What is Skin Fasting?
As the concept suggests, skin fasting is abstinence from the use of skincare for a period of time; proponents advocate refraining specifically from serums, masks and moisturisers or anything that is left on the skin, and they suggest removal of these products from the normal skincare regime for a night or even up to a week.
The Theory Behind Skin Fasting:
Your skin produces an oily substance called sebum that helps prevent moisture loss. The idea behind “fasting” is to let the skin “breathe.” It is thought that cutting out products will let the skin neutralise and sebum naturally moisturise. The term infers that skin gets substantial amounts of the oxygen directly from the air and that cutting it off from this source reduces oxygen absorption, impedes cellular respiration, and adversely affects skin function. They are based on misconceptions about how porous the skin is and confusions about the nature of respiration.
Should You Try Skin Fasting?
If you are using a great skin care routine for your skin type and concerns, a skin fast isn’t worth it. There is no physiologic reason to do it; skin does not “adapt” to well formulated products and “forget” what to do naturally. More to the point, trying a skin fast likely means your skin will be missing out on important ingredients it needs on a daily basis. For example, fasting from sun protection would leave skin vulnerable to UV damage as well as environmental damage. Unless you live in a completely unpolluted, UVA & UVB free environment we’d recommend not giving up your protective skincare anytime soon.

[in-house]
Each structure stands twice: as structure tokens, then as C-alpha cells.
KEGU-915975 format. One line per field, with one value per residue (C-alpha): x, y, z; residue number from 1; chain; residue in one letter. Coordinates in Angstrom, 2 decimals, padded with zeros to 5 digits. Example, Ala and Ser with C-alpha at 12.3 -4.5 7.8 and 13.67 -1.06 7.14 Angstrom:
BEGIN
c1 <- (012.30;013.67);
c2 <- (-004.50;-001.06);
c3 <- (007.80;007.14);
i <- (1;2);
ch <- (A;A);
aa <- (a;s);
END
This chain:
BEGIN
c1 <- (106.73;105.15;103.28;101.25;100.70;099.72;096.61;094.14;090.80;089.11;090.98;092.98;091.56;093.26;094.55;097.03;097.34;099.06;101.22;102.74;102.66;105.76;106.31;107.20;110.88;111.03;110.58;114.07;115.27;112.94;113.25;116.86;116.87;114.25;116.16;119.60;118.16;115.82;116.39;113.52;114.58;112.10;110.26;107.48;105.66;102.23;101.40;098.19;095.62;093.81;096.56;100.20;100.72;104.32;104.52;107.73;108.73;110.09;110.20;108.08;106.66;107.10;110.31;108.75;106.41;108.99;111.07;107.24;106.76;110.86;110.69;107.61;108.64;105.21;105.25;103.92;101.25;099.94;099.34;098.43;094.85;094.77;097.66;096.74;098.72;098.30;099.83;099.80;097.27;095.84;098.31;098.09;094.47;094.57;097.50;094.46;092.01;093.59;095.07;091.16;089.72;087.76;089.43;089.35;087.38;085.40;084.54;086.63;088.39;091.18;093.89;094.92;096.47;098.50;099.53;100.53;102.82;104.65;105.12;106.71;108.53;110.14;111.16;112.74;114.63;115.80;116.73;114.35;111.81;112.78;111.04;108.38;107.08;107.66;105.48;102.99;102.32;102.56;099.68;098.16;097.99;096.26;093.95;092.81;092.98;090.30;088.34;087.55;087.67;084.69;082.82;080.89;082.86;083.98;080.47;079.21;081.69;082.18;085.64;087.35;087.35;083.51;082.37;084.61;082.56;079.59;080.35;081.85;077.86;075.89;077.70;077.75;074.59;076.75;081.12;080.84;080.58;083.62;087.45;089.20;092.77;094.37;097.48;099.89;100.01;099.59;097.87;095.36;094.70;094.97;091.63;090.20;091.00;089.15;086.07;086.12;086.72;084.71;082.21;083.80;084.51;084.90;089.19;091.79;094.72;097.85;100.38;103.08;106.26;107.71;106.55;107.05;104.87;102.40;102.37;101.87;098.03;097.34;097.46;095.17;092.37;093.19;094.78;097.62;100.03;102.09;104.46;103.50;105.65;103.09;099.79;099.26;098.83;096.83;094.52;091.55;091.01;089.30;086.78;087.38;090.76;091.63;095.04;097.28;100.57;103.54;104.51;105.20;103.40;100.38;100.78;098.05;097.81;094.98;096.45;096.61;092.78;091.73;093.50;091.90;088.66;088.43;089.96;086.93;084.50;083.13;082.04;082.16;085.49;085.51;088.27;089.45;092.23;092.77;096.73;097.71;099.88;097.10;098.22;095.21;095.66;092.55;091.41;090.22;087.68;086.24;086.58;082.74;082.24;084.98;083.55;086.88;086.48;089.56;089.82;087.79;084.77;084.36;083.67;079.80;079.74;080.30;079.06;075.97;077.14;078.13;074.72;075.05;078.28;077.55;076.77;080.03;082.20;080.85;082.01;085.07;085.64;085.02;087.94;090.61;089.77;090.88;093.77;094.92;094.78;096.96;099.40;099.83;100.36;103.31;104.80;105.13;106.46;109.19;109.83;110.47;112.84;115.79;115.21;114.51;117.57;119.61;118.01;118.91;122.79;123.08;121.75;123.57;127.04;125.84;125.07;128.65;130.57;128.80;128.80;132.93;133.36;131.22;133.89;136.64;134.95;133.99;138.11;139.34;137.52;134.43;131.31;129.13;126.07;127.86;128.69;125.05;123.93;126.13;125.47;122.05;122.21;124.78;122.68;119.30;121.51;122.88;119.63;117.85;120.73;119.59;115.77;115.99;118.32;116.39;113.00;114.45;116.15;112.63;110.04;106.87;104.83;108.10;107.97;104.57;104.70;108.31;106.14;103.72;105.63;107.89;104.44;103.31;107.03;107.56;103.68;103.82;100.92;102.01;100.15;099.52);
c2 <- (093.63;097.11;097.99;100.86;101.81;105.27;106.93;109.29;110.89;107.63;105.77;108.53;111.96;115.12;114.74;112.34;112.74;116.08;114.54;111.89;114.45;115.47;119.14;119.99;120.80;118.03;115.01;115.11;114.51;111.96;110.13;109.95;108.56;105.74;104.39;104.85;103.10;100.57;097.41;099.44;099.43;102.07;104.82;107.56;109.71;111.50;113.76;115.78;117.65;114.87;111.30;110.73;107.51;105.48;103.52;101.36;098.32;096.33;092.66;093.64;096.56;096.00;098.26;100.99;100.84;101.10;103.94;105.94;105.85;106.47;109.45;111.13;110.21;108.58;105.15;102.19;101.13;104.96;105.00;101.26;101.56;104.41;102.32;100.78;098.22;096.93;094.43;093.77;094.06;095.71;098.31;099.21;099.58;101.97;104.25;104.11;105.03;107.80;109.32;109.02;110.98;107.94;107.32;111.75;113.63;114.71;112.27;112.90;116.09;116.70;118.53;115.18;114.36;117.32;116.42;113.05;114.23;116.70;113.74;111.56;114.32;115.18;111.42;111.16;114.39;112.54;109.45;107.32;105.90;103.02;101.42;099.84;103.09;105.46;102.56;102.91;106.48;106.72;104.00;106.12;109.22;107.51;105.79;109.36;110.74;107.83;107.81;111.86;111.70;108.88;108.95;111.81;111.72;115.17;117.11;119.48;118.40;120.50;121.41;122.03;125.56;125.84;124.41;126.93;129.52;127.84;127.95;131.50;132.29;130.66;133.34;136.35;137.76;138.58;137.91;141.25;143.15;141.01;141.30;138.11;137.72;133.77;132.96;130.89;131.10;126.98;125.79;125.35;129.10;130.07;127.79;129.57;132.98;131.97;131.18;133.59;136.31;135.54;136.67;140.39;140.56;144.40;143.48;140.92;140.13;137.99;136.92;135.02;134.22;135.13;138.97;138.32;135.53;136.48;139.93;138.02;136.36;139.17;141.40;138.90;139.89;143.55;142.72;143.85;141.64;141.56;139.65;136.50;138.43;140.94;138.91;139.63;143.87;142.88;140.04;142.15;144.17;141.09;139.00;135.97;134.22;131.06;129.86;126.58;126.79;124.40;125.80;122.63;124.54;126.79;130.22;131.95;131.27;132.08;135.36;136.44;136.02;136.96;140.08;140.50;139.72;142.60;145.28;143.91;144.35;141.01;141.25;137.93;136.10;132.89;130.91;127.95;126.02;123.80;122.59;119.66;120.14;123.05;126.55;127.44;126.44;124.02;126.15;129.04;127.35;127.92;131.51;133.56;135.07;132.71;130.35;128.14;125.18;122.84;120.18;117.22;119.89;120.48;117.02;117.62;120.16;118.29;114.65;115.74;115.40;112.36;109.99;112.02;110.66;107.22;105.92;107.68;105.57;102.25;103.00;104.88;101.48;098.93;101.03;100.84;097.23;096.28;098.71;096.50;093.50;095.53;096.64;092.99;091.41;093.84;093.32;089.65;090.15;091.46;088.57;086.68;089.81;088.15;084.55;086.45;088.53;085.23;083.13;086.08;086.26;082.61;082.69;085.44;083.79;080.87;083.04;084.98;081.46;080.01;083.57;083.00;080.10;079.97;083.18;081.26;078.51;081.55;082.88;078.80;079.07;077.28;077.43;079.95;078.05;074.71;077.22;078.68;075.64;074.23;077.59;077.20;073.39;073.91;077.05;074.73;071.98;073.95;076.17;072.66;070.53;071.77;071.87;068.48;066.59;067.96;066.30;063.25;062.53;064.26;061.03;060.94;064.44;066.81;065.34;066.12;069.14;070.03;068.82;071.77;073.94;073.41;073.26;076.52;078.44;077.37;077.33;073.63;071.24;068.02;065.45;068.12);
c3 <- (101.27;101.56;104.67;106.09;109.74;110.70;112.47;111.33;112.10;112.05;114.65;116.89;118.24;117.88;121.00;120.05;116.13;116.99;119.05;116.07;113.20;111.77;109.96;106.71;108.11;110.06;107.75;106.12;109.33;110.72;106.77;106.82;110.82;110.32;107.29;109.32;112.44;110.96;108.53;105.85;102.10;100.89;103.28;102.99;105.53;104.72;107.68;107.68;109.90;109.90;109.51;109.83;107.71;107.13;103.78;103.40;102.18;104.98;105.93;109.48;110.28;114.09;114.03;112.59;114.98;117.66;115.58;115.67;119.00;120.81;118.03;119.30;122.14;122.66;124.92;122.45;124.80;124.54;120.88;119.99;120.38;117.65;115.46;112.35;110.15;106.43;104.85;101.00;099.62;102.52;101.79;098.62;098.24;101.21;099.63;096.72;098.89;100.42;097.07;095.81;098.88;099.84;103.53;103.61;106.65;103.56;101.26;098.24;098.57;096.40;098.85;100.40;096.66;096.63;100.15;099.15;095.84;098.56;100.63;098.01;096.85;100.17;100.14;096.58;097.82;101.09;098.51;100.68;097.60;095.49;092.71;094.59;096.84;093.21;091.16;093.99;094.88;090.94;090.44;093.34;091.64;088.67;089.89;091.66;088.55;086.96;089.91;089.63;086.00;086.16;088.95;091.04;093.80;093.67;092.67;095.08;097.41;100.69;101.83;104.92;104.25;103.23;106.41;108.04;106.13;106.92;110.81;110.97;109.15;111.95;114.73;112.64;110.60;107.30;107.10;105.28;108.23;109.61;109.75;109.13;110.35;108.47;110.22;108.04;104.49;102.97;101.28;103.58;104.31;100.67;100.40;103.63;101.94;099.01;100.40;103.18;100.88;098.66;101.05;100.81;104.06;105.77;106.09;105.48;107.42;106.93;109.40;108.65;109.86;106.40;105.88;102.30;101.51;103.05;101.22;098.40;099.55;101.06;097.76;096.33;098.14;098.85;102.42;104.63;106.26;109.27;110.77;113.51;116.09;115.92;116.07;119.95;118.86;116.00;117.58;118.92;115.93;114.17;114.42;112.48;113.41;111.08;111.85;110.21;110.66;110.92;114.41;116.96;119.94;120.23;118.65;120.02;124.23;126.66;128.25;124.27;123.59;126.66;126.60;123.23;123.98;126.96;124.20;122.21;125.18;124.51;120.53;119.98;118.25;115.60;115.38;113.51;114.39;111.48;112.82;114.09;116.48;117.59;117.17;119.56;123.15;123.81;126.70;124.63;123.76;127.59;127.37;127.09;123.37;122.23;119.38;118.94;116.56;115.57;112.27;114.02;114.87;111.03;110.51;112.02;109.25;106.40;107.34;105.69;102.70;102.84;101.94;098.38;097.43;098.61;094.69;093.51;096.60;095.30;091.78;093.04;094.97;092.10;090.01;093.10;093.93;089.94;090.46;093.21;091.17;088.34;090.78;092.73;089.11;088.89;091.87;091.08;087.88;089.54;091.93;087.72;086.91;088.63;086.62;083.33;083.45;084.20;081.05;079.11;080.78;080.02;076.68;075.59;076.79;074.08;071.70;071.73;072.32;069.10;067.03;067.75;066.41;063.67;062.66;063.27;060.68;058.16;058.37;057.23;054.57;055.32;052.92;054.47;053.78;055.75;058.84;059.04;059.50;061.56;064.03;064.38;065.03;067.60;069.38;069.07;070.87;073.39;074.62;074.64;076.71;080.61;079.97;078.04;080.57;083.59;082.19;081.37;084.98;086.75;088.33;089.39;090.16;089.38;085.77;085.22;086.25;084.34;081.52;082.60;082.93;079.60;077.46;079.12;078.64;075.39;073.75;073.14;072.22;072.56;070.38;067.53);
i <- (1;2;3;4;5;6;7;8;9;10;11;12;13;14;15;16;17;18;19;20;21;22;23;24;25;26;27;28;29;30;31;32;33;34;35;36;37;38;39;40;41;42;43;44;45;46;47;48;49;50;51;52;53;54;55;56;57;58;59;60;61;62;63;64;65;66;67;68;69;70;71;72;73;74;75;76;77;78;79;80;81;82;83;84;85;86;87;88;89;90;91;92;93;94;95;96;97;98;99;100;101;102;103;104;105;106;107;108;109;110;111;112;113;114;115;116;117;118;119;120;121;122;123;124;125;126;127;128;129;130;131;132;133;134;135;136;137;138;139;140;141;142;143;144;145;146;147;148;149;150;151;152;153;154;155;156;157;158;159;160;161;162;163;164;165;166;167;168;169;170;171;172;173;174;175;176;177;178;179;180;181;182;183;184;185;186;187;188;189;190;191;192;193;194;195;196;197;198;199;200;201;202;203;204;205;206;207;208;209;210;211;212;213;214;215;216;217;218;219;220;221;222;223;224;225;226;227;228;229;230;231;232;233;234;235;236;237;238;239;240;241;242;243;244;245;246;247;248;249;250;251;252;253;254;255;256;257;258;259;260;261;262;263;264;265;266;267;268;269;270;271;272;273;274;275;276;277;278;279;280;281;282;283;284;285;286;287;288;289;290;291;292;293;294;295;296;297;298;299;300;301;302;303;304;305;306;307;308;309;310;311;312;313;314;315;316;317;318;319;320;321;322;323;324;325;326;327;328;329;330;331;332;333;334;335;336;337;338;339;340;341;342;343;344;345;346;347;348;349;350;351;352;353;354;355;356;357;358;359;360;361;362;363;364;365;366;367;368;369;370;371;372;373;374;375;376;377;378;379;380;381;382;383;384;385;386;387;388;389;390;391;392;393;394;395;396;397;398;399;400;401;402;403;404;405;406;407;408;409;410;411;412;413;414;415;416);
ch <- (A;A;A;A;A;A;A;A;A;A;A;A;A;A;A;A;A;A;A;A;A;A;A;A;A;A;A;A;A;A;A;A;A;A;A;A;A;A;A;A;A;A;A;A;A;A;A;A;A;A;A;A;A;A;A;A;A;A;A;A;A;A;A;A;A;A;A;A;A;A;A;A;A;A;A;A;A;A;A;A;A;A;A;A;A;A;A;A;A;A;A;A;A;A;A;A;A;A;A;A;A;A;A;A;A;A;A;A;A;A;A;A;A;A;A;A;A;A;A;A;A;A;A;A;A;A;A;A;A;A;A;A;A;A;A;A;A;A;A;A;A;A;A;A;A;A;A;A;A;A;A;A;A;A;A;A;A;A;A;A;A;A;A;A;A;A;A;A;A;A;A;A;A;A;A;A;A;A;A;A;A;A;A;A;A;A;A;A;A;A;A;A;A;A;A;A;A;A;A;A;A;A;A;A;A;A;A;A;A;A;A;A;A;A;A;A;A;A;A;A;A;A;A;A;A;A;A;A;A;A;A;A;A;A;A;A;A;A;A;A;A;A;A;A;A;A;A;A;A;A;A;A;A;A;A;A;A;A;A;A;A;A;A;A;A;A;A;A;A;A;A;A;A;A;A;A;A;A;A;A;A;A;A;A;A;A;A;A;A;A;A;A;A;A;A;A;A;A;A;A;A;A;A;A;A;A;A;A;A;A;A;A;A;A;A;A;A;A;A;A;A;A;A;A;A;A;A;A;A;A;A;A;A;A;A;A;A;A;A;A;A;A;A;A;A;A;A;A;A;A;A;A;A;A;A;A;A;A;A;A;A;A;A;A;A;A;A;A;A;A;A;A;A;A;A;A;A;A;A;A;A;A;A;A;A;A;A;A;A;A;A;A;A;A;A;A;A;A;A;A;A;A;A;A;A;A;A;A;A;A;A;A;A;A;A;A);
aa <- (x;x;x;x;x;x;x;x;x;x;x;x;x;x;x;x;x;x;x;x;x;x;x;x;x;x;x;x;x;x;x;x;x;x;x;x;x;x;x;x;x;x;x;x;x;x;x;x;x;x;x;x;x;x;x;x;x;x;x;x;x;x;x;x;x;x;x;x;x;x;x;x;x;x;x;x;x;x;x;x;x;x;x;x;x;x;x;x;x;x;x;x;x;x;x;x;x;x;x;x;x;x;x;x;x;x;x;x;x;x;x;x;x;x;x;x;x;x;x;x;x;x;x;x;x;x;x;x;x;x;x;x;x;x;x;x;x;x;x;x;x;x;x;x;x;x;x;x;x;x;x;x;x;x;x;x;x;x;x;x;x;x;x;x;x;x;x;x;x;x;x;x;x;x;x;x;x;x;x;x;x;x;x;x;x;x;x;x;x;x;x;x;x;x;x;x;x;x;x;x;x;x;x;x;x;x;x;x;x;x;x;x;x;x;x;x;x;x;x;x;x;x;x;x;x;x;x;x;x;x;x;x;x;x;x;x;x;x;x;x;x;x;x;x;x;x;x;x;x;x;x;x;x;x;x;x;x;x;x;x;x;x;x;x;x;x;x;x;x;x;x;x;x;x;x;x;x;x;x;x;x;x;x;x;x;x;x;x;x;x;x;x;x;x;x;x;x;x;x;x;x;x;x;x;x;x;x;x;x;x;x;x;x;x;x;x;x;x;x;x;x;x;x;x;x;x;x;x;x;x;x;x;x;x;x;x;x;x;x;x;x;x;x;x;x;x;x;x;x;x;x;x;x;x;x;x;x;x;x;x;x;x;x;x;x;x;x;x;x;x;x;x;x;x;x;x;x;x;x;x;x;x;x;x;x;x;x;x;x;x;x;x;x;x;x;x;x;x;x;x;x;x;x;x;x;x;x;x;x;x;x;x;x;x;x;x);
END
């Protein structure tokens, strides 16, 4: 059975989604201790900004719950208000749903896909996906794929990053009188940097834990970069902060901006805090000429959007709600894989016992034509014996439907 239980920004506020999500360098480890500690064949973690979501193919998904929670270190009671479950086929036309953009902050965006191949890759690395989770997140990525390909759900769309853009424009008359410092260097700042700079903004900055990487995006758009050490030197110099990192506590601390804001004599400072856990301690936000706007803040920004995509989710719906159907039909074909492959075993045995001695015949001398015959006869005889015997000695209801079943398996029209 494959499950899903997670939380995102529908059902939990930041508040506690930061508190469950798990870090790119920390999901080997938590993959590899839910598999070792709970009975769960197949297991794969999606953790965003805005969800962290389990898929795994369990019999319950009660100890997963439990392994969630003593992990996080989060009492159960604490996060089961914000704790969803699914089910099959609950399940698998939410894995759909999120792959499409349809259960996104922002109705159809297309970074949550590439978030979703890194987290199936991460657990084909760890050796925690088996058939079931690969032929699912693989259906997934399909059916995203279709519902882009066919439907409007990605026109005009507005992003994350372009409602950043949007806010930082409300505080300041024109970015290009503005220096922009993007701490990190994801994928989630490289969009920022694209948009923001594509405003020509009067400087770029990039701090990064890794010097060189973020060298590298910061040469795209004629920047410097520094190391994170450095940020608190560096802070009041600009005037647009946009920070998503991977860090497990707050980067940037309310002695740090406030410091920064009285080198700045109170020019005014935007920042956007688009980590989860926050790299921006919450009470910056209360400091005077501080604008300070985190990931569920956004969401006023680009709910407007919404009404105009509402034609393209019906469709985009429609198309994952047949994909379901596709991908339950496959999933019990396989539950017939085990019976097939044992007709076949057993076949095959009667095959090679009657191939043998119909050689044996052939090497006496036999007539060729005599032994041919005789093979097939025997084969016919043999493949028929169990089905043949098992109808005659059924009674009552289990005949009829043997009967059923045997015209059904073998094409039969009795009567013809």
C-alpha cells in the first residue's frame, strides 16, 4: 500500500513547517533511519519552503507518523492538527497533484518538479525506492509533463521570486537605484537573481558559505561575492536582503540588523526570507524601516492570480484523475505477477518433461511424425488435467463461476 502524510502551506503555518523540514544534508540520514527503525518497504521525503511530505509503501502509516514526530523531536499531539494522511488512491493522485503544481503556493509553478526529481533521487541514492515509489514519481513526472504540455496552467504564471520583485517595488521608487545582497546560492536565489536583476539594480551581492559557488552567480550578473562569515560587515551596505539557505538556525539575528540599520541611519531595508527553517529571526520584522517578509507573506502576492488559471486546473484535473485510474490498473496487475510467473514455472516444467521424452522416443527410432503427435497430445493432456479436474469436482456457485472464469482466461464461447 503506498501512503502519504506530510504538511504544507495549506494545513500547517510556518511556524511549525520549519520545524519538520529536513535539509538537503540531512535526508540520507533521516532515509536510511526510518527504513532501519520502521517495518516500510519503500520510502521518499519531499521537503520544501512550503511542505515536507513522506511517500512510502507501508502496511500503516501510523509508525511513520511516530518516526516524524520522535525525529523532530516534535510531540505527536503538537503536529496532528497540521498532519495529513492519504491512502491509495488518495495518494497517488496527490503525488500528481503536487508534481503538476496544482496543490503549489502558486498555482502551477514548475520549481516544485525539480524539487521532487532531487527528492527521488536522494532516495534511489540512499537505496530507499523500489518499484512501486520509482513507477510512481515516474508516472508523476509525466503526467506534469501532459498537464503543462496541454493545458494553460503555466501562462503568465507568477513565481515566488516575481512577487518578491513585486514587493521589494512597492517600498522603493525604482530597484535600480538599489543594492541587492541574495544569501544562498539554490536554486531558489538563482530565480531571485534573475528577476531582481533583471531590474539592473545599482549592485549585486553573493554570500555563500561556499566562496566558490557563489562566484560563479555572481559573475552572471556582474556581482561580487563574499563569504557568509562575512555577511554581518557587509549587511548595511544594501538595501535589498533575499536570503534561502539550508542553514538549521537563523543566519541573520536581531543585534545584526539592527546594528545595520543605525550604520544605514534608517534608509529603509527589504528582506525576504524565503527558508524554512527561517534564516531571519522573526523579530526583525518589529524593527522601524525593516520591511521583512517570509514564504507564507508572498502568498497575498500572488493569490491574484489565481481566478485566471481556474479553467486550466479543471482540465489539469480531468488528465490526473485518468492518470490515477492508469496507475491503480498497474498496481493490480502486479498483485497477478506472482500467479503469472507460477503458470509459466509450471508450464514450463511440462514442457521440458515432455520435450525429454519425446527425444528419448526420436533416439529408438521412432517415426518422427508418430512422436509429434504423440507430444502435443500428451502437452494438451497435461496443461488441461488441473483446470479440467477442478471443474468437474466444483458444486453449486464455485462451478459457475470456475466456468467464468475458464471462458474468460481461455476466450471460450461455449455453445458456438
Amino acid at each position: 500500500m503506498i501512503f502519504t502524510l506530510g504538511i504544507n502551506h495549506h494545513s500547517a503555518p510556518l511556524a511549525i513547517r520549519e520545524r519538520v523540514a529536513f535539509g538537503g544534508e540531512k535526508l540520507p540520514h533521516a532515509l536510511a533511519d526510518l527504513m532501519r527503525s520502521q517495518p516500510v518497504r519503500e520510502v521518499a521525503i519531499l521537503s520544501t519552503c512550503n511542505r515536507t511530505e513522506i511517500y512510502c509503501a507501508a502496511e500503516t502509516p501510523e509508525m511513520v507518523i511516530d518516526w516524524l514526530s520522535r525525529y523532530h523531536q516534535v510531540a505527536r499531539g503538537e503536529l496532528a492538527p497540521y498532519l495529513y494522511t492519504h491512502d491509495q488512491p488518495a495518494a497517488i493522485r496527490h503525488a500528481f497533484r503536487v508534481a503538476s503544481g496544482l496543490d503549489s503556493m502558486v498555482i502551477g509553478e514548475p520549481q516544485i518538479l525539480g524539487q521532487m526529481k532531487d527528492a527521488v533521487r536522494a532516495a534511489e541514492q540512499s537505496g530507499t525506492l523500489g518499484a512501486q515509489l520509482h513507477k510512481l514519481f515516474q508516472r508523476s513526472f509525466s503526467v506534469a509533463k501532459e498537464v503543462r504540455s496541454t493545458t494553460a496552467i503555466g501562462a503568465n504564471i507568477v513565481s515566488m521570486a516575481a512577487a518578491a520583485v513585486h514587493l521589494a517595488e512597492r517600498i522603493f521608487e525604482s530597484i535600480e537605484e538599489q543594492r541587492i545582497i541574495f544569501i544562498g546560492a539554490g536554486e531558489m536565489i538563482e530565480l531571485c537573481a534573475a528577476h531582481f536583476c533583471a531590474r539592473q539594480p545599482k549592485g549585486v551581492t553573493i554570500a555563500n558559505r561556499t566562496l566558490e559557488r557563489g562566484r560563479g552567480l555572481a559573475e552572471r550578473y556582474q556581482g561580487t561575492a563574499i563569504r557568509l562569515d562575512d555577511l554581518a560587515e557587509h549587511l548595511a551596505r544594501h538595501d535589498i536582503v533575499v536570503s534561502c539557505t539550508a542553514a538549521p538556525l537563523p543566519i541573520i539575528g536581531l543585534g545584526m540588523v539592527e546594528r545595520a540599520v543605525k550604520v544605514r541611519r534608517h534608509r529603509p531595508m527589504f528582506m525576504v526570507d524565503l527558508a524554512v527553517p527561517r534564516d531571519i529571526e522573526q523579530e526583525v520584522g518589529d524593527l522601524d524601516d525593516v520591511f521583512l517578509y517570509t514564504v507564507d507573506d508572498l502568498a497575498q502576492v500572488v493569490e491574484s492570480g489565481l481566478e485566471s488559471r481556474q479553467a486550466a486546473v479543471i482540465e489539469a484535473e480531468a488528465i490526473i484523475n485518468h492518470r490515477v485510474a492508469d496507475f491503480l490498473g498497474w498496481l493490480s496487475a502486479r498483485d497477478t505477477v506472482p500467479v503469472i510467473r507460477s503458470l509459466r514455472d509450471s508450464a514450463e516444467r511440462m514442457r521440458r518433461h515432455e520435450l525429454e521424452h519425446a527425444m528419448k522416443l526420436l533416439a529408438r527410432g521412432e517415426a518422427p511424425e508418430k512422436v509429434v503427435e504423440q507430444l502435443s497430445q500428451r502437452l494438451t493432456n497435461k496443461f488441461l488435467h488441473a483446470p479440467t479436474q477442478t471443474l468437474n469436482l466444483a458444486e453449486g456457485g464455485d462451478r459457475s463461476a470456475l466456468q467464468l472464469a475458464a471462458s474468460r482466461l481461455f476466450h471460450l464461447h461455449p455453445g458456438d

The Truth About Skin Fasting:
We hate to break it to skin fasters, but the human skin doesn’t allow gaseous exchange of oxygen and carbon dioxide, it doesn’t “breathe” at all; it doesn’t have its own respiratory system, tiny lungs or even gills on its surface, therefore it is physiologically impossible for cutaneous respiration to occur in humans! Long story short, toxins don’t get broken down and leave your body through your skin (that’s handled by your and liver and kidneys as part of the body’s excretory system).
The Barrier Function of the Skin:
One of the primary functions of the skin is to act as a barrier. Harmful microbes and chemicals are kept out and water is kept in so if this barrier is compromised our life is put at risk. For example, patients with severe burns, who survive the shock and trauma, frequently die from dehydration or infection. What often misleads people is that the skin has pores. Even if we do not see them in the mirror, the beauty industry reminds us that they are there, and offers us cosmetics to reduce their appearance. However, these pores do not mean that the skin itself is very porous; their function is to allow the skin to release substances on to the skin surface, not to act as a passage for substances coming in through the barrier.